Wednesday, February 28, 2007


I didn't have time to write much about the fascinating life of Cardinal Mercier for my book. But the man's role in inspiring Lemaitre to study relativity is crucial.

Example: Infoplease writes:
Mercier, Désiré Joseph: 1851–1926, Belgian churchman, cardinal of the Roman Catholic Church. He was ordained in 1874 and eight years later became professor of philosophy at the Univ. of Louvain, where, under the auspices of Pope Leo XIII, he organized an institute for the study of the teachings of St. Thomas Aquinas.

He became a foremost leader in the 20th-century revival of interest in Thomistic scholasticism and in its integration with modern developments. He was made archbishop of Malines (1906) and cardinal (1907).
Cardinal Mercier worked to secure greater cooperation between the Catholic clergy and the laity and to promote social well-being.

In World War I, Cardinal Mercier became the spokesman of Belgian opposition to the German occupation, for which the Germans placed him under house arrest.


Now...what's interesting is that Mercier created an intitute for the study of Thomas Aquinas. Pope Leo appreciated this... as he obviously appreciated science in a way that is hard to find among the current crop of cardinals.

Is it a coincidence that Mercier is the man who recognized Lemaitre's mathematical talent and urged the young seminarian to study Einstein (and also that engineering--especially as it related to the family coal mining industry--was a waste of his talent)?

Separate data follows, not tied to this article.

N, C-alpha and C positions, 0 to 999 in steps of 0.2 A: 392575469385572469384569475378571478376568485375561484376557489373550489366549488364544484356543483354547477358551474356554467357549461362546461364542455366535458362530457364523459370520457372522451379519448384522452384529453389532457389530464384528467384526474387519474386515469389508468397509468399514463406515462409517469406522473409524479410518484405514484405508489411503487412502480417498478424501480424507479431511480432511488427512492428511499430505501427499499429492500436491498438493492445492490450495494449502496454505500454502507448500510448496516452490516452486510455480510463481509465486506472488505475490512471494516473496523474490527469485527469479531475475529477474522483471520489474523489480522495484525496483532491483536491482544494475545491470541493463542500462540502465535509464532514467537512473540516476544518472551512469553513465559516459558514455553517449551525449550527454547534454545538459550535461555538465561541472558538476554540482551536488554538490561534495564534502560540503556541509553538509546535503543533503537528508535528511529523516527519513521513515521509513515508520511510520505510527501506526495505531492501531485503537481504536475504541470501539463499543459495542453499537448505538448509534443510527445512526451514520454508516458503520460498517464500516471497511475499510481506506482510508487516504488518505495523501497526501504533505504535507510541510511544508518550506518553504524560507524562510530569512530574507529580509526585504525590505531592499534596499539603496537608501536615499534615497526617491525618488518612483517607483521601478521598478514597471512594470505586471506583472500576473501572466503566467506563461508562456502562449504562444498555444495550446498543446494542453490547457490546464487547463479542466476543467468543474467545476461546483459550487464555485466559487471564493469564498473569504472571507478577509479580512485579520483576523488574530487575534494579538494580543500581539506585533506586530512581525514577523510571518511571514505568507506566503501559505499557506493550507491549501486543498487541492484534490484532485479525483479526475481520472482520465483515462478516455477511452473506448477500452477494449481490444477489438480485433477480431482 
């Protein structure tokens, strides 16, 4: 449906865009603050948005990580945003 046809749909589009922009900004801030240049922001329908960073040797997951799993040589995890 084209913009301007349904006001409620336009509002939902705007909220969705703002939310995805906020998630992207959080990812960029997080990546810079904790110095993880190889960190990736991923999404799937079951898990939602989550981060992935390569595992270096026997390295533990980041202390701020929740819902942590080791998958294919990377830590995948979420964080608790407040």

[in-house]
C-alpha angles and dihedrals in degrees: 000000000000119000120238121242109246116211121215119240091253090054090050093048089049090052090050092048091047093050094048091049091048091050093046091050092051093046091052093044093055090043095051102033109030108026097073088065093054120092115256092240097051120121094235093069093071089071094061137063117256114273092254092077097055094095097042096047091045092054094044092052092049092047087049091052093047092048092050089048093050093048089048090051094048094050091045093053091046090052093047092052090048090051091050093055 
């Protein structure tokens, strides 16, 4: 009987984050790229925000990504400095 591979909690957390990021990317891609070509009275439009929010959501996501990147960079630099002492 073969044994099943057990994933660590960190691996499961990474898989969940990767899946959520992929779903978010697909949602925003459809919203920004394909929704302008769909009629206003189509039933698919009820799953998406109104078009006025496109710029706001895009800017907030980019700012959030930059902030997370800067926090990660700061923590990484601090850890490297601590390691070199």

All of which makes me wonder--why? Why was Mercier attuned to Einstein? Had they ever met? Or perhaps, is it possible Mercier himself was an excellent student of mathematics and always felt its allure?

What is certain is that such an inspiration--such a meddling, if you will--to the degree of urging a seminarian to pursue the study of a hot topic in science... seems as likely to happen in the culture of today's religious training as it is likely for pigs to fly.

Put another way: Can you imagine a Cardinal pulling aside a brilliant biology PhD candidate and telling him, "Don't waste your time on Intelligent Design. It's a dead end. Look into Evo Devo. It's the cutting edge. More worthy of your talent."

Can you imagine that happening today?

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